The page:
Inca rope bridges

From Academic Kids

Rope bridges acted as suspension bridges over canyons and gorges to provide access for the Inca Empire. Bridges were available to use since the Inca people had yet to discover the wheel. These bridges were an intricate part on the Inca road system and are an excellent example of Inca innovation in engineering. They were frequently used by Chasqui runners delivering messages throughout the Inca Empire.

The construction of these bridges amounted to a pair of stone anchors on each side of the canyon with massive cables of woven ichu grass linking these two pylons together. Adding to this construction, two additional cables acted as guardrails. The cables which supported the foot-path were reinforced with plaited branches. This multi-structure system made these bridges strong enough to even carry the Spaniards while riding horses after they arrived. However, these massive bridges were so heavy that they tended to sag in the middle, and this caused them to sway in high winds.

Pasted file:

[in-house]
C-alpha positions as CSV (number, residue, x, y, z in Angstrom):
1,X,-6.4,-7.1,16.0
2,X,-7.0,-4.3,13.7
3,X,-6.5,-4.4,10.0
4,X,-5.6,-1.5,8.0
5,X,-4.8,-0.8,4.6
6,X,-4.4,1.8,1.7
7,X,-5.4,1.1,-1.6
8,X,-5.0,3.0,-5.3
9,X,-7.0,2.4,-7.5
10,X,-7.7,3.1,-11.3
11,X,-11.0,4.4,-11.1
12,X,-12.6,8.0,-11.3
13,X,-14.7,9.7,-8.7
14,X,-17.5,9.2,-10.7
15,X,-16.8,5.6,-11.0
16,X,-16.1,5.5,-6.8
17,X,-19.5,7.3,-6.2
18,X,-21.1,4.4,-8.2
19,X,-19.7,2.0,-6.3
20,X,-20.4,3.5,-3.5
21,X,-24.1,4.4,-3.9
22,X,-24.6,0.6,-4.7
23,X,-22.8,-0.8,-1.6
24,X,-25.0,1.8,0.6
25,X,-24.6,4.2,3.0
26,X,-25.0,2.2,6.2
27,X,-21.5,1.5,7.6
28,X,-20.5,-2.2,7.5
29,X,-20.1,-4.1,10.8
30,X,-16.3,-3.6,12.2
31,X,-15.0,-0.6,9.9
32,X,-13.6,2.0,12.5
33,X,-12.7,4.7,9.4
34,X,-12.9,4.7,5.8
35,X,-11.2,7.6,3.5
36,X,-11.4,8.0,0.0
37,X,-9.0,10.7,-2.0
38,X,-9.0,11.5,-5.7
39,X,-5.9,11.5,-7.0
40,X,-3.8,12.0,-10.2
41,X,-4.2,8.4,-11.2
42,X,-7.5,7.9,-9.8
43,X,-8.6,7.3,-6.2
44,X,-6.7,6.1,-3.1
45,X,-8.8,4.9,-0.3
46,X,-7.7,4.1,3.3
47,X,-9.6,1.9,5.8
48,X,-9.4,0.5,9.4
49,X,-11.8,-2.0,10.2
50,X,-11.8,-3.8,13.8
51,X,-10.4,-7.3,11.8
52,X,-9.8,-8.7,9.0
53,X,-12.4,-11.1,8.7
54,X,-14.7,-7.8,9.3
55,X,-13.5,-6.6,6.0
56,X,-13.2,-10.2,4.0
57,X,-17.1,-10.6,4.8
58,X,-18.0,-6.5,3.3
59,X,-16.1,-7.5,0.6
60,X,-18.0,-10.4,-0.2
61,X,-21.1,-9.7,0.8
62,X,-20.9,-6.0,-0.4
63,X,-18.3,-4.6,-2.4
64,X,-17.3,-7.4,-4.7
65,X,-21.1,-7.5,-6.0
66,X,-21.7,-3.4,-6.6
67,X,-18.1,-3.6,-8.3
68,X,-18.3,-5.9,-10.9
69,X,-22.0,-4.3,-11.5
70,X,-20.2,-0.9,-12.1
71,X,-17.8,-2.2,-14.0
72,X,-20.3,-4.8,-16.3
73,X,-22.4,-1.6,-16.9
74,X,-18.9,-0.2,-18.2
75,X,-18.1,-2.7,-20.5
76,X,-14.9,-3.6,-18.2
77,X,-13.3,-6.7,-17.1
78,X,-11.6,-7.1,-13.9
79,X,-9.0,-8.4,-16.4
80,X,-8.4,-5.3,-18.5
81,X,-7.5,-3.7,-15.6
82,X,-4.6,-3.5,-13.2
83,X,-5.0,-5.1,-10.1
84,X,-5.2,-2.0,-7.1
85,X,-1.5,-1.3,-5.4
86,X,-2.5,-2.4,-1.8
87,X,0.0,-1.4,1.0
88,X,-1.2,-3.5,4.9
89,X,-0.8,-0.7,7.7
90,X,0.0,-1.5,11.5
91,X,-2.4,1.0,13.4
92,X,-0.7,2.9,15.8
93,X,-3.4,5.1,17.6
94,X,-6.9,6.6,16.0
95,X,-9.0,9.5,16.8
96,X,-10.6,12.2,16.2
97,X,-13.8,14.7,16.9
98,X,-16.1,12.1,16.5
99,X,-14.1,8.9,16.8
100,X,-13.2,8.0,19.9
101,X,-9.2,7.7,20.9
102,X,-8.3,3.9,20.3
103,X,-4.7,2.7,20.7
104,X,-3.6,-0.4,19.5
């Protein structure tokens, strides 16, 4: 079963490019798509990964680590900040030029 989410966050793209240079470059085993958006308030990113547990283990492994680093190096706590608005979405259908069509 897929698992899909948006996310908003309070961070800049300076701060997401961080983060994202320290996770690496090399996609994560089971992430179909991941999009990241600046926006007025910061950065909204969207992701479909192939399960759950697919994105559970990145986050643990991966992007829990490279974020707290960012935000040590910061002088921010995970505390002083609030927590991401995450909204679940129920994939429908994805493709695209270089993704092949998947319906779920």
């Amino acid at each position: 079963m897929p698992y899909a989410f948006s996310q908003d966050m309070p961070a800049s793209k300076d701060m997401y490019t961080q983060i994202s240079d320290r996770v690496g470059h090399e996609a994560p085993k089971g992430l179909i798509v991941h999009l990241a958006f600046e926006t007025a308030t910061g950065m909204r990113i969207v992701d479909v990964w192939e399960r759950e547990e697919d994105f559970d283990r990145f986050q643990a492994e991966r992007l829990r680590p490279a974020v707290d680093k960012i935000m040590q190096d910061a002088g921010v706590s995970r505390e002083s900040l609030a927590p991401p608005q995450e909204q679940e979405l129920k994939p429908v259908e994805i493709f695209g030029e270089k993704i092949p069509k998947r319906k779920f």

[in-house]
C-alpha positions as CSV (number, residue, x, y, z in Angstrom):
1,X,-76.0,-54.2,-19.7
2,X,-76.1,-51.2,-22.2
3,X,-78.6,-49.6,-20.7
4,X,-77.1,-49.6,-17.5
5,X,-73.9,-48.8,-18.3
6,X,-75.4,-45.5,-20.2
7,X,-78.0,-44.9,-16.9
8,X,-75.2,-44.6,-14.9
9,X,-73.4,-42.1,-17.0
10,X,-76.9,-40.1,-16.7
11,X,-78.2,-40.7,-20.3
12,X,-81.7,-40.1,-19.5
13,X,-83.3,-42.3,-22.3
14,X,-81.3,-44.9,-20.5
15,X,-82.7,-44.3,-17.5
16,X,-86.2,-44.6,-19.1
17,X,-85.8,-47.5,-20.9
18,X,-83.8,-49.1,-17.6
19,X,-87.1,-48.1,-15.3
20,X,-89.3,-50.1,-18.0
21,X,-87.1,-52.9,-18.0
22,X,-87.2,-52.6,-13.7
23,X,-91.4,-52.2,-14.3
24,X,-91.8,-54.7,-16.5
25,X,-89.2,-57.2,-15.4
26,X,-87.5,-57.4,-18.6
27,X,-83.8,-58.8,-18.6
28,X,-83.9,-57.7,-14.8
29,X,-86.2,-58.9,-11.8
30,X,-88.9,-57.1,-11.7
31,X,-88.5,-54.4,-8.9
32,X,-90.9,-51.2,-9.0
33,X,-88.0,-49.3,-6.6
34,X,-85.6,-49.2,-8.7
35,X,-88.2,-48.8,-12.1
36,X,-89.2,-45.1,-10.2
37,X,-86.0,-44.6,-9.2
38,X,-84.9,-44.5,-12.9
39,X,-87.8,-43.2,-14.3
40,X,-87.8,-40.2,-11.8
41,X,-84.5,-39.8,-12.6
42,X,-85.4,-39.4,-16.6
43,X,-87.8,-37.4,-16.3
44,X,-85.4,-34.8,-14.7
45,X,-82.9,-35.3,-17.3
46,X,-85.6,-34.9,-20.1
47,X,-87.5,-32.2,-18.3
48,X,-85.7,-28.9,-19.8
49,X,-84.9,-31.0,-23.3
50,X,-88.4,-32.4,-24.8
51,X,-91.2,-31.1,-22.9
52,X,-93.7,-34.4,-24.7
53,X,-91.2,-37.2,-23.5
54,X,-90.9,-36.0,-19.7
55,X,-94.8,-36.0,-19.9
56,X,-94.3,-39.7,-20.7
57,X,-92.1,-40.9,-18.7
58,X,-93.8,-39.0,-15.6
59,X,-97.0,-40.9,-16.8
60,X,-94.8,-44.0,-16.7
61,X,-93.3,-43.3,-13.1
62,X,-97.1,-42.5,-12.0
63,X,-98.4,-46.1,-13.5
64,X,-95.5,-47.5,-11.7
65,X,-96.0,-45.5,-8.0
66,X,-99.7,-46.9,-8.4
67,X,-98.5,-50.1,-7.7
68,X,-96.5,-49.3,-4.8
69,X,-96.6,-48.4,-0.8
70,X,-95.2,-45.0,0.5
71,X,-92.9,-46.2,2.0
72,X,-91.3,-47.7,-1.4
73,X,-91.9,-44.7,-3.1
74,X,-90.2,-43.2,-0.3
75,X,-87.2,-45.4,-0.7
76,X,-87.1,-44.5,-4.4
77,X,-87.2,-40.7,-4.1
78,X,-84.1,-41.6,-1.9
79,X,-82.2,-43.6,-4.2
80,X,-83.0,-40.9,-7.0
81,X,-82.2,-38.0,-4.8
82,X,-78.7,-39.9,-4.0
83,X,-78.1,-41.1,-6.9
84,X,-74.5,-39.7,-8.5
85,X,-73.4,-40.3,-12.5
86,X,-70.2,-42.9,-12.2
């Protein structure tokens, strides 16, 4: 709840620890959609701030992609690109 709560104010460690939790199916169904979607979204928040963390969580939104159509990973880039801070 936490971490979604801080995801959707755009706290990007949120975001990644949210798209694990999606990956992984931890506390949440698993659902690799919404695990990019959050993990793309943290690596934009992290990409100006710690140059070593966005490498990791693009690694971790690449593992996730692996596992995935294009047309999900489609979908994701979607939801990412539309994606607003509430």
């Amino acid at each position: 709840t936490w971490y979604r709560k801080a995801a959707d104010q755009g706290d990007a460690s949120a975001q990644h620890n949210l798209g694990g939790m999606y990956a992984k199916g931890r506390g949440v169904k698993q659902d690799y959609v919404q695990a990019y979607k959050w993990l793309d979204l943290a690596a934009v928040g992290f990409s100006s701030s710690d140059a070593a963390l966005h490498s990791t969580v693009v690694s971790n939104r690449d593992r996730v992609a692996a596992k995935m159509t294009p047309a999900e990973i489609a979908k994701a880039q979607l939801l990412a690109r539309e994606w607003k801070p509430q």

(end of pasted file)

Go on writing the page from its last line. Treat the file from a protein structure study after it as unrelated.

Part of the bridge's strong strength and reliability came from the fact that each cable was replaced every year by local villagers as part of their mita public service or obligation. In some instances, these local peasants had the sole task of maintain and repair these bridges so that the Inca highways or road systems could continue to function.

The greatest bridges of this kind resided in the Apurimac Canyon along the main road north from Cuzco. These bridges spread in length across the 220 feet (67 m) canyon and are 118 feet (36 m) above the river.

Overall, these bridges allowed Inca chasqui runners to take more direct routes through the region's mountains and this helped to complete the Inca highway system.

External links

See also

References

  • Incas: Lords of Gold and Glory, 1992, Virginia: Time-Life Books.
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